Futuristic Technology Earns UCF Professor Spot in National Academy of Engineering
ORLANDO, Fla., March 3, 2021 /PRNewswire/ -- A University of Central Florida professor of optics and photonics has earned his ranks among the best engineers in the world for his role in developing futuristic technology.
Ahead of World Engineering Day on March 4, Peter Delfyett is celebrating his latest career accomplishment and one of the highest honors in the scientific community – induction into the National Academy of Engineering.
From lasers that are used to cut Gorilla Glass for Samsung phones to fiber-optic cable technology that allows the internet to operate more efficiently, Delfyett’s work has been making waves for over three decades. His contributions include 44 patents, many of which use lasers for precision timing; fiber optics communication; and signal processing that help information move faster on the internet and in devices such as cell phones, laptops, tablets and autonomous vehicles. Another major group of patents is related to the generation and amplification of very short pulses of light using semi-conductor lasers that help build smartphones, medical stents for surgical procedures and micro-precision holes to make car engines more fuel efficient.
Delfyett also created Raydiance, a multi-million-dollar company that created the world’s first software-controlled ultrashort pulse laser.
“Photonics is an enabling technology — it’s not just powering the internet but influencing the whole spectrum of scientific discovery and advancement,” Delfyett says. “To know that I am contributing in my own special way to the area of optics and photonics is very rewarding to me.”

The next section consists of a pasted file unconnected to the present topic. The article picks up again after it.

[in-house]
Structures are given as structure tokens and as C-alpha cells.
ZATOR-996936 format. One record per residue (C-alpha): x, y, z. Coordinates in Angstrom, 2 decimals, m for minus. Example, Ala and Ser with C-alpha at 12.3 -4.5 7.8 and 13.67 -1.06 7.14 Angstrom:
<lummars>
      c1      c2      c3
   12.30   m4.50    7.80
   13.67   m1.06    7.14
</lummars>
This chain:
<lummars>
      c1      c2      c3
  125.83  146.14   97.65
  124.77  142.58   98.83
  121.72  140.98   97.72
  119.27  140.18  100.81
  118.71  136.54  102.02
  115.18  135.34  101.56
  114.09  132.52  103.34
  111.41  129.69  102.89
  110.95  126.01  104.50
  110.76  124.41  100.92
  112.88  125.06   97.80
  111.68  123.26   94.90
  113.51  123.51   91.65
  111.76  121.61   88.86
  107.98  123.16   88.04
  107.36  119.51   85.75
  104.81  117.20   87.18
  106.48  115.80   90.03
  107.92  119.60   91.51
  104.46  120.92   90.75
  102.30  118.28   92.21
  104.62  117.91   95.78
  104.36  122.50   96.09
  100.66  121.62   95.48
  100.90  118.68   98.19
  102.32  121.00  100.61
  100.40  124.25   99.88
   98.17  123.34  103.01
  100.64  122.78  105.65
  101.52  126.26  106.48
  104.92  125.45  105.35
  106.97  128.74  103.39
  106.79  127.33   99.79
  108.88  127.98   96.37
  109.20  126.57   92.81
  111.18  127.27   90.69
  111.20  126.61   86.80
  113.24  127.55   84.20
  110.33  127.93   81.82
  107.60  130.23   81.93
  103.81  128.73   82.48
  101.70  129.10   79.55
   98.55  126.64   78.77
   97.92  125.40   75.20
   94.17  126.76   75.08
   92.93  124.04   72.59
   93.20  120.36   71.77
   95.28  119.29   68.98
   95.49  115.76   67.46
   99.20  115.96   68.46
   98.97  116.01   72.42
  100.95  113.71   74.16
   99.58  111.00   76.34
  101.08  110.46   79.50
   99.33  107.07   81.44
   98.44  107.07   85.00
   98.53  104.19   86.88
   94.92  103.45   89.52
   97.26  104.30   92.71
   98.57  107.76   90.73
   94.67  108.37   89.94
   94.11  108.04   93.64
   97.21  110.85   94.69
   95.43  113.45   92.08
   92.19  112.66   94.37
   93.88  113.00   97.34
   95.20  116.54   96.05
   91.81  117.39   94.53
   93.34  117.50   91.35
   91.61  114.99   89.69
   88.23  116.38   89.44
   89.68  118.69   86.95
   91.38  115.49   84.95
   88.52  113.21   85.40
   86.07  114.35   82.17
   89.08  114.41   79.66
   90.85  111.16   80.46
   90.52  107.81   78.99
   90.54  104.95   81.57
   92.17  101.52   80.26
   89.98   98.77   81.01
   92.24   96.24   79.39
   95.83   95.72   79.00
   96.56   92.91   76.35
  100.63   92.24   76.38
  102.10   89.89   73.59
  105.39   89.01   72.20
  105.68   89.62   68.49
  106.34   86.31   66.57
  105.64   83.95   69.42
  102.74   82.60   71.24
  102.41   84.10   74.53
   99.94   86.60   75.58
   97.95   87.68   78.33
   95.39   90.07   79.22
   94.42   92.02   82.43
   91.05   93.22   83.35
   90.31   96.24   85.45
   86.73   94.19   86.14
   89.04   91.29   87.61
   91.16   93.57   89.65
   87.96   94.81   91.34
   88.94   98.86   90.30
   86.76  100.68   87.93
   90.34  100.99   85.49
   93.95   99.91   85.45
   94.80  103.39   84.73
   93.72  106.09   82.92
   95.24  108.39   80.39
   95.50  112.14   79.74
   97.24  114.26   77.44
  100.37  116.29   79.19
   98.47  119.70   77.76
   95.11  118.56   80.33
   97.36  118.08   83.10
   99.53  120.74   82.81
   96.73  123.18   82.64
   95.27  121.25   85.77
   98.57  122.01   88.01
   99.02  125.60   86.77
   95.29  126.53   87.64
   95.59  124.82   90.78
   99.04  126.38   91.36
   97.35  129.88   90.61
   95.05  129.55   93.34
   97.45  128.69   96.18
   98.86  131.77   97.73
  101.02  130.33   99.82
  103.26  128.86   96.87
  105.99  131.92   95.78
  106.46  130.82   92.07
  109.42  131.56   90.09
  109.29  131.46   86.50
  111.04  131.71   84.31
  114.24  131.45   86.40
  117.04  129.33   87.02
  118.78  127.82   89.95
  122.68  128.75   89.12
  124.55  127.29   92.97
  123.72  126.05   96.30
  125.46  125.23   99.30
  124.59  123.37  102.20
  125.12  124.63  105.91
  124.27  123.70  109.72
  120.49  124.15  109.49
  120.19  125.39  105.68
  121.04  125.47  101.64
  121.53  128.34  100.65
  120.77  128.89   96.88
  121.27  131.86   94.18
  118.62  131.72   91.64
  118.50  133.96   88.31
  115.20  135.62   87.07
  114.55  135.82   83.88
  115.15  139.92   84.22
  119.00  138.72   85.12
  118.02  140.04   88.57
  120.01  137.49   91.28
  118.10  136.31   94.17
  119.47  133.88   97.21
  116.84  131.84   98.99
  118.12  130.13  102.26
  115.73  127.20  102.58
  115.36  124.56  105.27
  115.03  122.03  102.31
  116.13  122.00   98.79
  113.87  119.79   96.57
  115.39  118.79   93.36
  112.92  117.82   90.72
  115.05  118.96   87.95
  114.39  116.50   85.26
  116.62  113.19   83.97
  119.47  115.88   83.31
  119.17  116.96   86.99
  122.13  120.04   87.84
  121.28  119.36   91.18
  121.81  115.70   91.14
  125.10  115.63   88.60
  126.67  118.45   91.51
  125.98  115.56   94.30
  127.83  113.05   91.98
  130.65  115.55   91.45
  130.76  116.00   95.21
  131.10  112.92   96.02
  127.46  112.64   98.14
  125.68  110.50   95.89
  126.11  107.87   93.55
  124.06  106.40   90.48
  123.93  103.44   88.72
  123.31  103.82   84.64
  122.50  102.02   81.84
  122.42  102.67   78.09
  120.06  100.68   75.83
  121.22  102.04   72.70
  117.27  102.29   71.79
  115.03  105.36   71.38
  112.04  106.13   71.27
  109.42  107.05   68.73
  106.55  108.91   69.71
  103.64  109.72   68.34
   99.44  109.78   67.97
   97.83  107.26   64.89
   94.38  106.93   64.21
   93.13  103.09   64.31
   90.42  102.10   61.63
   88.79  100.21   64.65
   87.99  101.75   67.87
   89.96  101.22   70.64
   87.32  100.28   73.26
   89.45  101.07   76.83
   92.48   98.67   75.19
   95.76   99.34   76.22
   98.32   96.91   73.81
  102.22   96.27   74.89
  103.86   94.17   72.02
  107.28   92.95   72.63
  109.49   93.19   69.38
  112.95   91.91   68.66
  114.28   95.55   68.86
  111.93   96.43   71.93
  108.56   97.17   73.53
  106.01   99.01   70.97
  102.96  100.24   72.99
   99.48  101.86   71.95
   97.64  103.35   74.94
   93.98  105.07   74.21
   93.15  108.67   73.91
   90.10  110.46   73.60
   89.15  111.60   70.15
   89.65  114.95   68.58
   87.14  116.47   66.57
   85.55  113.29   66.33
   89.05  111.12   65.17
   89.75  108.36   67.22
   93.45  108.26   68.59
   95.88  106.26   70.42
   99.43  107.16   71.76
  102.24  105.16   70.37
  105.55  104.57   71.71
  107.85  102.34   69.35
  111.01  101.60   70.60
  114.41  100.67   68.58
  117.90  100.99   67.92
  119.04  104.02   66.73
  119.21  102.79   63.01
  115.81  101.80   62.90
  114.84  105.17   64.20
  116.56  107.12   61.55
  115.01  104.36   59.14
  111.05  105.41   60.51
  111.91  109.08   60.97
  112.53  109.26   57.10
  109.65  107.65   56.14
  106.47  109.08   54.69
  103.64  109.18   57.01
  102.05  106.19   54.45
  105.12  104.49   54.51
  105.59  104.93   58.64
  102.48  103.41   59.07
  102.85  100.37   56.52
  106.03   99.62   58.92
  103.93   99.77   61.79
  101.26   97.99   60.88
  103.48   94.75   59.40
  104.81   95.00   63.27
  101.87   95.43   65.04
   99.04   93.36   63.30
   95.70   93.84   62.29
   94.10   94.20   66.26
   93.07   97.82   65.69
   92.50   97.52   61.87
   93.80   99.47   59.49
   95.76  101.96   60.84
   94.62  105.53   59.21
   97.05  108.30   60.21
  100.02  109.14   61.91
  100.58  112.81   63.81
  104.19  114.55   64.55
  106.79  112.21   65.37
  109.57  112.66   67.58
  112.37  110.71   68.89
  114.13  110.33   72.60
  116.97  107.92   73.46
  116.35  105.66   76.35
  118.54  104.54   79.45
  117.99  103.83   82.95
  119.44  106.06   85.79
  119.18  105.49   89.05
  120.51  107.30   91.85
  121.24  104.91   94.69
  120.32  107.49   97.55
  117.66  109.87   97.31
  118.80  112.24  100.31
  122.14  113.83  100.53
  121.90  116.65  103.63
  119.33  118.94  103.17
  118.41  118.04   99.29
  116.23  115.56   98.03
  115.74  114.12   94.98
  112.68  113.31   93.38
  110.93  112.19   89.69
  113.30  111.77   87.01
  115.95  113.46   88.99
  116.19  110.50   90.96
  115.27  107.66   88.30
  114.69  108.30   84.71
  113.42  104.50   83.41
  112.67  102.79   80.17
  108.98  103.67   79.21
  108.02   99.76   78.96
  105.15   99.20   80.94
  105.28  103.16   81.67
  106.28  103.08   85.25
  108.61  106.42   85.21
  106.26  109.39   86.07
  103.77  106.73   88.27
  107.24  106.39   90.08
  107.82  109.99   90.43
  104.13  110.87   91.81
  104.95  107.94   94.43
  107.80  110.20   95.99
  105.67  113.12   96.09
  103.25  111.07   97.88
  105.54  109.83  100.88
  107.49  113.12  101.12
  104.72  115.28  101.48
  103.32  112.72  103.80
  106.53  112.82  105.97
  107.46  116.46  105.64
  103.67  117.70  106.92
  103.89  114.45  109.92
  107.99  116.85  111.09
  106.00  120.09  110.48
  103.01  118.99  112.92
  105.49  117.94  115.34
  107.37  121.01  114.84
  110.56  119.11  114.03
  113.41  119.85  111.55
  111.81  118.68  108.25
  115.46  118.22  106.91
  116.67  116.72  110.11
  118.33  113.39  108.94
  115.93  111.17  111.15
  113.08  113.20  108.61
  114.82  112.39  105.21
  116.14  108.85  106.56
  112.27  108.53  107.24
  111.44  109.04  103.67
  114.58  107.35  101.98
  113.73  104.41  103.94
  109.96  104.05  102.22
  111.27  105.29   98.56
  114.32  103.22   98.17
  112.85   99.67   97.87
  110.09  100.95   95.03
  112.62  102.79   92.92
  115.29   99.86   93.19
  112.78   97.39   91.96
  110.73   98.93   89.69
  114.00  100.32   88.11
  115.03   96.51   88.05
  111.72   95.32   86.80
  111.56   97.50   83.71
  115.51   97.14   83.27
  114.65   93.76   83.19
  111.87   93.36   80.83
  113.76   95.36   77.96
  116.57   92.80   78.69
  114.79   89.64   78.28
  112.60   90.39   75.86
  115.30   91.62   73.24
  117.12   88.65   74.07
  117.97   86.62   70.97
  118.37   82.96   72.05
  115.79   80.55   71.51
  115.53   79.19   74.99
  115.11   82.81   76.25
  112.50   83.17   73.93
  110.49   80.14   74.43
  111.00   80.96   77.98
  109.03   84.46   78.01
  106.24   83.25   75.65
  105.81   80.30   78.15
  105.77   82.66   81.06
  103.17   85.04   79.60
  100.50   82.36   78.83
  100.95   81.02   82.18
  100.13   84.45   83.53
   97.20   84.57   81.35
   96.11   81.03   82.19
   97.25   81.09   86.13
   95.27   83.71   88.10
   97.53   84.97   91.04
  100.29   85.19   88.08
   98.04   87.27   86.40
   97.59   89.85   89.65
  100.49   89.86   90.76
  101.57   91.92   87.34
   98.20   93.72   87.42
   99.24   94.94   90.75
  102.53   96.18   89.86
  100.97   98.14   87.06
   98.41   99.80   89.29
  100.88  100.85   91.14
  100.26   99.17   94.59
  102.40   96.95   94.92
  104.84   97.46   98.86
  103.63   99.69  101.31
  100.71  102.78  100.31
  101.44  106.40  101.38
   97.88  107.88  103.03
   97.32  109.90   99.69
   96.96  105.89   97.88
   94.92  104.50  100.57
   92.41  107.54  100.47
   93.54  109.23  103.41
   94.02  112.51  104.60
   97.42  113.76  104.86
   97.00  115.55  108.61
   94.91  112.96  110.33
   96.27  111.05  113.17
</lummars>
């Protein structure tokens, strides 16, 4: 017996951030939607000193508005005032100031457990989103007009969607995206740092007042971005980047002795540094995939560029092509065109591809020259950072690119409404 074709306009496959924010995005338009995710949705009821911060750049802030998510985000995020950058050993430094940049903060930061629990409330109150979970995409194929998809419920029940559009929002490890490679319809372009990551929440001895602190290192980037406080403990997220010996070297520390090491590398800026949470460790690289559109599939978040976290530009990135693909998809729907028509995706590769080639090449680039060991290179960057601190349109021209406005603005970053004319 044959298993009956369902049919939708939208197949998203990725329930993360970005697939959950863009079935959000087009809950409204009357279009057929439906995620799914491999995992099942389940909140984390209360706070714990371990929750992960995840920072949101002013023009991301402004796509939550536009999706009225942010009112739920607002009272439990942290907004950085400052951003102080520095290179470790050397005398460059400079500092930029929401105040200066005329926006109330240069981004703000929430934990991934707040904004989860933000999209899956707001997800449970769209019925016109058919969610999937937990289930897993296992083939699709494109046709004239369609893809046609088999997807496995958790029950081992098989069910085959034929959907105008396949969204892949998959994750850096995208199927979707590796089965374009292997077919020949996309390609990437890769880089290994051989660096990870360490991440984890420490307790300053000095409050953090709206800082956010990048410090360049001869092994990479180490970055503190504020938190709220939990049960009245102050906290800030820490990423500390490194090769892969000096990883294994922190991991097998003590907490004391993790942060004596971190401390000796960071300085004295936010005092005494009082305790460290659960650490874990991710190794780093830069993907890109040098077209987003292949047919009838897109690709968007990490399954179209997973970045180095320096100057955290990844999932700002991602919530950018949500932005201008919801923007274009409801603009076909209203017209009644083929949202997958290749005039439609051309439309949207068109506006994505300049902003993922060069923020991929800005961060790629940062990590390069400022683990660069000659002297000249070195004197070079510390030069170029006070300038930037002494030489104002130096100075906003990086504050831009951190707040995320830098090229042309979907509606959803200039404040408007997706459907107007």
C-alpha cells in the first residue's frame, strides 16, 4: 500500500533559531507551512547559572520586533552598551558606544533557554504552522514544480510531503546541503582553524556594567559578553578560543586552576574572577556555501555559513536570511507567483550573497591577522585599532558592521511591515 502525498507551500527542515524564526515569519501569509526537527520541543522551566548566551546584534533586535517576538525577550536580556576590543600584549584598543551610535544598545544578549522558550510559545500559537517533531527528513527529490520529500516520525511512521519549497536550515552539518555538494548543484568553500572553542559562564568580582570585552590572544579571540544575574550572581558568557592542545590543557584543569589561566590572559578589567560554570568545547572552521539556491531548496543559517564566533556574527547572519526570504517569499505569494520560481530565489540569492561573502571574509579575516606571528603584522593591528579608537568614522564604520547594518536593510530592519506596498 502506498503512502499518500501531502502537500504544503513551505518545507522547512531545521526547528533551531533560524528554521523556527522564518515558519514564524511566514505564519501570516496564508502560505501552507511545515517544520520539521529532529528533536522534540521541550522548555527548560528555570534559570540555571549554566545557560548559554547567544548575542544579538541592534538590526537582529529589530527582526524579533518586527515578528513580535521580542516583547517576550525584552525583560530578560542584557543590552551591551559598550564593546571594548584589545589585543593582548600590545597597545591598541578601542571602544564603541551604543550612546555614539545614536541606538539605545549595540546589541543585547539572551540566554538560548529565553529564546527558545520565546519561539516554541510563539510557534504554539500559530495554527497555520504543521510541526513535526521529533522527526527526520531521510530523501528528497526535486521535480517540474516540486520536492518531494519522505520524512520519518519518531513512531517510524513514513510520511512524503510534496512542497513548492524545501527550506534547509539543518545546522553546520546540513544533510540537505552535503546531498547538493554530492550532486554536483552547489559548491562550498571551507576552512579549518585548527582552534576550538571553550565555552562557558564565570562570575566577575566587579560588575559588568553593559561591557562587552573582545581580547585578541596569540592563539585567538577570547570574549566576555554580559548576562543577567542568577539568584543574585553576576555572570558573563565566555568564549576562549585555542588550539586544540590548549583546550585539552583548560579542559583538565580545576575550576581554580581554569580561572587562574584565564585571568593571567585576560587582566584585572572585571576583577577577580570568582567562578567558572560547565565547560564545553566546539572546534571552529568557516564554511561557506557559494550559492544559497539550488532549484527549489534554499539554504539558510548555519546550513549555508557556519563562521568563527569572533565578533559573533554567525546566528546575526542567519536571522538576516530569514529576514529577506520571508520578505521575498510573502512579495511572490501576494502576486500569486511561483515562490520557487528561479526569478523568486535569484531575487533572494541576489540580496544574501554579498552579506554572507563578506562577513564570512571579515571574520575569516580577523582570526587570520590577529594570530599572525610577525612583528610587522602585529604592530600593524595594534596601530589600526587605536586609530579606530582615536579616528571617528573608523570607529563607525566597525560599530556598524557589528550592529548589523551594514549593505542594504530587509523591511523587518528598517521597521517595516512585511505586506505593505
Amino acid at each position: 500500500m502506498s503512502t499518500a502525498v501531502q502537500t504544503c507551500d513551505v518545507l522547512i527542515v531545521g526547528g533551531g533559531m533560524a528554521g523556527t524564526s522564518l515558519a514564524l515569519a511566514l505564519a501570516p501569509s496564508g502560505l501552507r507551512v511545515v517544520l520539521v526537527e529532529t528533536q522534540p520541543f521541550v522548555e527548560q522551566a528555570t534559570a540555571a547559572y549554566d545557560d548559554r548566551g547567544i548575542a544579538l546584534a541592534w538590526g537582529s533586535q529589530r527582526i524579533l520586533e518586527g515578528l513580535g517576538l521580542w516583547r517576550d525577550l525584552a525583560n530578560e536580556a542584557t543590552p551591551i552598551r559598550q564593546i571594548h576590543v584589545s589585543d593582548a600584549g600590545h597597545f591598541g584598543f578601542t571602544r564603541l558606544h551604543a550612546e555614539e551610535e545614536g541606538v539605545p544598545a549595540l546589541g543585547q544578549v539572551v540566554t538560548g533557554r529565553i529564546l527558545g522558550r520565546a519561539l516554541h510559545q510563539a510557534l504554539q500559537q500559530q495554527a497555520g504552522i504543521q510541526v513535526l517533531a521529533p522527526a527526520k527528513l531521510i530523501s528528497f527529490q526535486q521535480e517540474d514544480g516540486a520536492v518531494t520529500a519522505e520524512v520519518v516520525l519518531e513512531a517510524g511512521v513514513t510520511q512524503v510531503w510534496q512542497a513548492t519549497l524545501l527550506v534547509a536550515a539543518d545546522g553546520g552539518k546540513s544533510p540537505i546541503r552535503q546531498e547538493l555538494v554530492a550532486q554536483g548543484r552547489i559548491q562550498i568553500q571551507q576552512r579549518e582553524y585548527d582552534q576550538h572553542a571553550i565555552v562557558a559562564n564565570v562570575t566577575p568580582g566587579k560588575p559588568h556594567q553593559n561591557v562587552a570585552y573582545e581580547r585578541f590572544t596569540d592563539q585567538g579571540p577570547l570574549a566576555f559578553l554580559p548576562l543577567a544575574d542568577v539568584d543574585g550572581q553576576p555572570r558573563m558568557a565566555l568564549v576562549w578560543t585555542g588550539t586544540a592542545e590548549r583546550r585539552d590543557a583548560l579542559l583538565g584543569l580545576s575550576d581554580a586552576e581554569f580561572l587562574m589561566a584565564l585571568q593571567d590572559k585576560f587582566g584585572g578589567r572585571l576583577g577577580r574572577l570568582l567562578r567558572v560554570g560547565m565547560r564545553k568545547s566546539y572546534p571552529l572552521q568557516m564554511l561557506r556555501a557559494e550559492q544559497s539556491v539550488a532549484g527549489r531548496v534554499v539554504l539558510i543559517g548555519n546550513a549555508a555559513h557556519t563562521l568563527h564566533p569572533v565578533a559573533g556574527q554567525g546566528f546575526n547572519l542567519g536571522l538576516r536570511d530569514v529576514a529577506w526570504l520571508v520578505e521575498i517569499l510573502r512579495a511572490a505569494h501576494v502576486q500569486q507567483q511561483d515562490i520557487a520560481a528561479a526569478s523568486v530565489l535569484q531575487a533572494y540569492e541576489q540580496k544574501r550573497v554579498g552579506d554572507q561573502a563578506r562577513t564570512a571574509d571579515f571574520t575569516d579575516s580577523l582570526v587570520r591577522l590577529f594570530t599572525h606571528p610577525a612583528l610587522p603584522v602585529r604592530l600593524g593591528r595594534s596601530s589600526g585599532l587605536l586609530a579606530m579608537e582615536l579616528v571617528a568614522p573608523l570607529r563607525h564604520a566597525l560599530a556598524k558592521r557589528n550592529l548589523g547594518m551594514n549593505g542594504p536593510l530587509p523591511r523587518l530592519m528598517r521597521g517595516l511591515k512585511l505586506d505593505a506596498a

Delfyett teaches in UCF’s CREOL, The College of Optics and Photonics, which is a world leader in education, research, and industrial partnership in the science and technology of light. He is one of 106 scientists to be inducted into the NAE this year.
“Professor Delfyett, through his amazing work, has proven that he is one of the very best lasers and photonics researchers in the world,” UCF President Alexander N. Cartwright says. “I know he will continue to have an impact on the university and inspire his colleagues and our students to reach for the stars.”
Established in 1964, the NAE advances the United States’ global reputation by providing guidance to policymakers and government institutions on engineering and technology matters. Becoming an NAE member is a monumental honor that requires a nomination by a current member followed by an evaluation of criteria that includes scientific and real-world impact, involvement with professional societies and major awards.
Rachel Williams, UCF Communications
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SOURCE University of Central Florida